• 54 Metascore
    • 60 Guy Lodge
    The upside for Saint Laurent’s admirers is that Bonello’s film reflects more of the designer’s tortured creative drive in its dark onyx surfaces; it’s the slightly deranged auteur portrait that a fellow artist and iconoclast deserves.
    • 52 Metascore
    • 60 Guy Lodge
    [An] amiable but flat-footed debut feature.
    • 46 Metascore
    • 50 Guy Lodge
    The film milks some brisk comedy from its upstairs-downstairs peekaboo, but is too breezy to convince in its depiction of obsessive erotic fixation — making for a “Diary” that oddly feels less exposing as it goes along.
    • 42 Metascore
    • 50 Guy Lodge
    Salaciously watchable but finally hokey.
    • 51 Metascore
    • 50 Guy Lodge
    It’s a rare pleasure to see Tomei in a lead role, and she fills out the short cuts in Lawrence’s characterization with wry warmth and a hint of swallowed disappointment.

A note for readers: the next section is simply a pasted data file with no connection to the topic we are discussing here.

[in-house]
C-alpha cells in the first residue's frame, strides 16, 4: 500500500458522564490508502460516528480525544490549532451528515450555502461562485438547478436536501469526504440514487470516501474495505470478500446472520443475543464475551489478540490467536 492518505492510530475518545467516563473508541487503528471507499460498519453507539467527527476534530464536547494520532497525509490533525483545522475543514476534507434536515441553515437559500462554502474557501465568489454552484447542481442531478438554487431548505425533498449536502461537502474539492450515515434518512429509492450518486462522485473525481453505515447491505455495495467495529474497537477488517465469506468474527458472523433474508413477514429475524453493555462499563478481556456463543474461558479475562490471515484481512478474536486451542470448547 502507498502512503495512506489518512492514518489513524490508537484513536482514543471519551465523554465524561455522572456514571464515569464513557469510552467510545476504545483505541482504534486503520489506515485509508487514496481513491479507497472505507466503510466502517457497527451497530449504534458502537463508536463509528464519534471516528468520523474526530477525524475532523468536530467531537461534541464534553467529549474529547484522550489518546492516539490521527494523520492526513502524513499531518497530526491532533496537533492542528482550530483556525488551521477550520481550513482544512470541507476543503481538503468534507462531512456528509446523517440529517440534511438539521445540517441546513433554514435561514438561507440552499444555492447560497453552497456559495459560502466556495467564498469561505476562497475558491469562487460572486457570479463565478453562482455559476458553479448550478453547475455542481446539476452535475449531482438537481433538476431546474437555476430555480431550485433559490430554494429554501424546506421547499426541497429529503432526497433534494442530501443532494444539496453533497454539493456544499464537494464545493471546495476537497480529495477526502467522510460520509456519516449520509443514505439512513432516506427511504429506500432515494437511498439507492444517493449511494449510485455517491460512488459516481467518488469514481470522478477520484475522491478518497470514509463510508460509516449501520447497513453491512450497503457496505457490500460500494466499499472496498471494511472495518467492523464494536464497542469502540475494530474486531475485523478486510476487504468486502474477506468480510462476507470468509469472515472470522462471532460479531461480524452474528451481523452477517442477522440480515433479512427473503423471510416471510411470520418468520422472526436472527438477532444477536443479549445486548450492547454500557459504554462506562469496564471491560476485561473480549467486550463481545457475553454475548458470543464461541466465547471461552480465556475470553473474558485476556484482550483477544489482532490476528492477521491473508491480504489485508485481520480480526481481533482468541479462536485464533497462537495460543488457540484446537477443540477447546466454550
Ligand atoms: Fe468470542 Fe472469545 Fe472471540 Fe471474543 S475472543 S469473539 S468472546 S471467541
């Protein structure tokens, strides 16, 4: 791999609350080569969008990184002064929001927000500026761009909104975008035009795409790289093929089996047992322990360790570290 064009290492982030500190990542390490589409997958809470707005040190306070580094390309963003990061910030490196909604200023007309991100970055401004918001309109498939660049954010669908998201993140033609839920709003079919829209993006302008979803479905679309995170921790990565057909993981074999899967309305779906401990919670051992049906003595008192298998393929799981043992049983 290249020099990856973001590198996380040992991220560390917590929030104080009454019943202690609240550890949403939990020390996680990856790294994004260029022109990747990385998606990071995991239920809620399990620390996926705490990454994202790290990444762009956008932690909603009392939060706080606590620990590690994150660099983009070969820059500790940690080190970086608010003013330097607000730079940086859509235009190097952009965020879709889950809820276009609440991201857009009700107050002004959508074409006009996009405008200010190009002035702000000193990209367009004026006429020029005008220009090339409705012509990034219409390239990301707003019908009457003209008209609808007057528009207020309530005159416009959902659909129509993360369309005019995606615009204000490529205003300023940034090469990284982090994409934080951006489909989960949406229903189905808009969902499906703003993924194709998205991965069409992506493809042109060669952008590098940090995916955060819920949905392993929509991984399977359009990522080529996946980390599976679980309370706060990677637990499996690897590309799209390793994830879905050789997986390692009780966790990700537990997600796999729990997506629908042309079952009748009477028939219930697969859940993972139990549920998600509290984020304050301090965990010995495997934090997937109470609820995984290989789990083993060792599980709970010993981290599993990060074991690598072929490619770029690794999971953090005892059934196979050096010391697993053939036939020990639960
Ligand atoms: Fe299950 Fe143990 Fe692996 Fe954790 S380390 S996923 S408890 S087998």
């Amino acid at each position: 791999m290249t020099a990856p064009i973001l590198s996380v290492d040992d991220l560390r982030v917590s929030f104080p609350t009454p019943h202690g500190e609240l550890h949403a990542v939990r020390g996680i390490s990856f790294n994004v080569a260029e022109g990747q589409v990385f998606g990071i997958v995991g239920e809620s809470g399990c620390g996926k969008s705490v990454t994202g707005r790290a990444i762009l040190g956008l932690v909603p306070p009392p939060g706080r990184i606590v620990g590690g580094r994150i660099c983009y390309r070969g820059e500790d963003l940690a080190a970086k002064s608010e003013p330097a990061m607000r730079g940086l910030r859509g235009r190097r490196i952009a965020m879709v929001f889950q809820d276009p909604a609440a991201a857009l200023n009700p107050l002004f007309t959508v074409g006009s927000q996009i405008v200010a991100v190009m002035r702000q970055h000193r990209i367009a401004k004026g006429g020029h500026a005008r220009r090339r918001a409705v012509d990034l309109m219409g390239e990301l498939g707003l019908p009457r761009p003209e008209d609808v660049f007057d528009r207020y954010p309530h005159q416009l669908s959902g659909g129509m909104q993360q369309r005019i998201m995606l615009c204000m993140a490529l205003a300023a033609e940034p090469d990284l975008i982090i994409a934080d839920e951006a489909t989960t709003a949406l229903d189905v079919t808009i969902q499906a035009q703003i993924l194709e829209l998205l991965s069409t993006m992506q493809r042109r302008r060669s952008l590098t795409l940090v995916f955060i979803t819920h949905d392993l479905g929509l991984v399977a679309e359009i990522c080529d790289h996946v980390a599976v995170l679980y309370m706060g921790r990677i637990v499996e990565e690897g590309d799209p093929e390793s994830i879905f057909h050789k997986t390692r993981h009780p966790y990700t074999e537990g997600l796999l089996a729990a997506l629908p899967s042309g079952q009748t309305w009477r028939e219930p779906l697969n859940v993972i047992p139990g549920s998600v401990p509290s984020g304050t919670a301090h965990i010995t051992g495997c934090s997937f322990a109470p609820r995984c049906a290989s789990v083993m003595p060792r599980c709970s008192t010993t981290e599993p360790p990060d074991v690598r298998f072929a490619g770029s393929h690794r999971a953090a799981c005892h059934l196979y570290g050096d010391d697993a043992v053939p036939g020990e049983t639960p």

• 54 Metascore
    • 50 Guy Lodge
    This admirable, watercolor-delicate tale of individual feminist emancipation never quite blooms into living color, hampered by spotty casting and Richard Laxton’s overly deliberate direction.
    • 60 Metascore
    • 50 Guy Lodge
    The ensemble labors sincerely to bring Nelson’s dense, frequently didactic writing to life, though it can be a hard task.
    • 64 Metascore
    • 50 Guy Lodge
    Well-meaning but dated and frequently risible issue-drama.
    • 53 Metascore
    • 50 Guy Lodge
    Airless visual treatment and mannered performances compound the impression that LaBute might have been better off saving this material for the stage, though it’d be a pretty tame trifle in either context.
    • 40 Metascore
    • 50 Guy Lodge
    The voice ensemble is game, if not especially well matched.
    • 24 Metascore
    • 50 Guy Lodge
    Correctly ascertaining that auds will be less interested in the outcome than in the obstacles along the way, Levasseur plants and executes the pic’s exclamation-point scares with grinning, squelching gusto.
    • 42 Metascore
    • 50 Guy Lodge
    Both stars are in agreeable if uncharacteristically muted form, doing little to distinguish Genz’s pic from any amount of formula-following filler in the same B-movie ballpark.
    • 42 Metascore
    • 40 Guy Lodge
    It’s a testament to the duo’s jazzy comic chemistry that they wring some laughs from this dated, frankly sinister premise.